The Hippo Pathway is Activated and is a Causal Mechanism for Adipogenesis in Arrhythmogenic Cardiomyopathy
Rationale: Mutations in the intercalated disc (ID) proteins, such as plakophilin 2 (PKP2) cause arrhythmogenic cardiomyopathy (AC). AC is characterized by the replacement of cardiac myocytes by fibro-adipocytes, cardiac dysfunction, arrhythmias and sudden death.
Objective: To delineate the molecular pathogenesis of AC.
Methods and Results: Localization and levels of selected ID proteins including signaling molecules were markedly reduced in the human hearts with AC. Altered protein constituents of IDs was associated with activation of the upstream Hippo molecules in the human hearts, Nkx2.5-Cre:DspW/F and Myh6:Jup mouse models of AC, and in the plakophilin 2 (PKP2) knock down HL-1 myocytes (HL-1PKP2:shRNA). Level of active PKC-α, which requires PKP2 for activity, was reduced. In contrast, neurofibromin (NF2 or Merlin), a molecule upstream to the Hippo pathway, which is inactivated by PKC-α, was activated. Consequently, the downstream Hippo molecules MST1/2, LATS1/2 and YAP; the latter is the effector of the pathway, were phosphorylated. Co-immunoprecipitation detected binding of pYAP, pβ-catenin, and JUP, the latter translocated from the junction. RNA sequencing, transcript qPCR and reporter assays showed suppressed activity of TEAD and TCF7L2, transcription factors of the Hippo and the canonical Wnt signaling, respectively. In contrast, adipogenesis was enhanced. Simultaneous KD of Lats1/2, molecules upstream to YAP, rescued inactivation of YAP and β-catenin and adipogenesis in the HL-1PKP2:shRNA myocytes.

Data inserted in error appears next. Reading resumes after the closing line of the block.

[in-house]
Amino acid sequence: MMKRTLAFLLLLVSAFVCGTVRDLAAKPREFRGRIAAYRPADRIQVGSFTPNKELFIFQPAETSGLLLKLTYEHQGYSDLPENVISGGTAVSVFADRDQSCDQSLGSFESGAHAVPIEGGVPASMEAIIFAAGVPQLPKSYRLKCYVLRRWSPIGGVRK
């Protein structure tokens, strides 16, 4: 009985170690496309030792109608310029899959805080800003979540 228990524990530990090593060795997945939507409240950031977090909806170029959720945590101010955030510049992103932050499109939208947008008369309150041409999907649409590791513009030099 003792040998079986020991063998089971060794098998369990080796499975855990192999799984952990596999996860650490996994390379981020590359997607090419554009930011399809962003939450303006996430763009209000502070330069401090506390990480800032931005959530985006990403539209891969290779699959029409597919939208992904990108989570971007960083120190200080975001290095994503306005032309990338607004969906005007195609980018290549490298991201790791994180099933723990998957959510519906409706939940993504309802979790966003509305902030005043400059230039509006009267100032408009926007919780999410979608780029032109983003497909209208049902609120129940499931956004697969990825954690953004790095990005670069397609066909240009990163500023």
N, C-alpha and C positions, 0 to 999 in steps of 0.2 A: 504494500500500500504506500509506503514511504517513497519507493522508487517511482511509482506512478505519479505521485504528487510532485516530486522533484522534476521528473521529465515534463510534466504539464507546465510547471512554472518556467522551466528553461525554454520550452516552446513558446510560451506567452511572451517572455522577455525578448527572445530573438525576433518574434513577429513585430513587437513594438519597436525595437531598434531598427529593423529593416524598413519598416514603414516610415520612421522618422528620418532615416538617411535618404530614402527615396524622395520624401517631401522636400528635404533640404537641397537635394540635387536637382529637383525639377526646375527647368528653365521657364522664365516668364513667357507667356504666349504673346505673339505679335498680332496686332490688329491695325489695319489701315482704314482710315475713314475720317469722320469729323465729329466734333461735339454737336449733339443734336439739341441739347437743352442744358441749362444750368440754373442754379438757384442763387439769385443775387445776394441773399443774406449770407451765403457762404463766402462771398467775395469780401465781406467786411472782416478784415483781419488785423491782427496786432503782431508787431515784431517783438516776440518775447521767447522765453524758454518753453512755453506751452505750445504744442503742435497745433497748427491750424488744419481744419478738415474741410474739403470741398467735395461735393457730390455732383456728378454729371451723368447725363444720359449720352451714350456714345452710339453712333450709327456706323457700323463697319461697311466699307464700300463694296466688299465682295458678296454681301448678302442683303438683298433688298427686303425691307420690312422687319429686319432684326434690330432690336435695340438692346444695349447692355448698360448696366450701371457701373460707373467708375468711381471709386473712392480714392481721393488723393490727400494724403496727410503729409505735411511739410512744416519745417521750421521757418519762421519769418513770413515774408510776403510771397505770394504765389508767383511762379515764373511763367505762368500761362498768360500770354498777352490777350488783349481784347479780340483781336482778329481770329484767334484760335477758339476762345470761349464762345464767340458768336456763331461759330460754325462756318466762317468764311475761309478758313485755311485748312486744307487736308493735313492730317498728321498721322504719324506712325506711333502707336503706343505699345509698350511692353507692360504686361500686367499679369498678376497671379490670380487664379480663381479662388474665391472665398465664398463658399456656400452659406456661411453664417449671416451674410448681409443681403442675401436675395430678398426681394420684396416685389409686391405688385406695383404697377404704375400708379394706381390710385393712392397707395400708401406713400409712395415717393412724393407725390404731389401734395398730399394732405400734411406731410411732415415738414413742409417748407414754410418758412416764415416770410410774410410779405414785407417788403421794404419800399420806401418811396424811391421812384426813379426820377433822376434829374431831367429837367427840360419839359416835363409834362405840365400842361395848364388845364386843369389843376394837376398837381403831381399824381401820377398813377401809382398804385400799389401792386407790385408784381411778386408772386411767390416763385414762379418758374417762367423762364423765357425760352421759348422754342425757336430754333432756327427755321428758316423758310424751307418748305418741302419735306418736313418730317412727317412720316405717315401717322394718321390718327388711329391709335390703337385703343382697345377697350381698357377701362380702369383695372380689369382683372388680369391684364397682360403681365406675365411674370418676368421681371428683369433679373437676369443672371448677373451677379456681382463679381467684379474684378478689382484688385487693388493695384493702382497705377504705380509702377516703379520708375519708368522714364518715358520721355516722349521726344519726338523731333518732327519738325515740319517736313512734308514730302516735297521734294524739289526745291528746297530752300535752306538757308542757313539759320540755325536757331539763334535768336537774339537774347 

Conclusions: Molecular remodeling of the IDs leads to pathogenic activation of the Hippo pathway, suppression of the canonical Wnt signaling and enhanced adipogenesis in AC. The findings offer novel mechanisms for the pathogenesis of AC.
- Received October 8, 2013.
- Revision received November 19, 2013.
- Accepted November 25, 2013.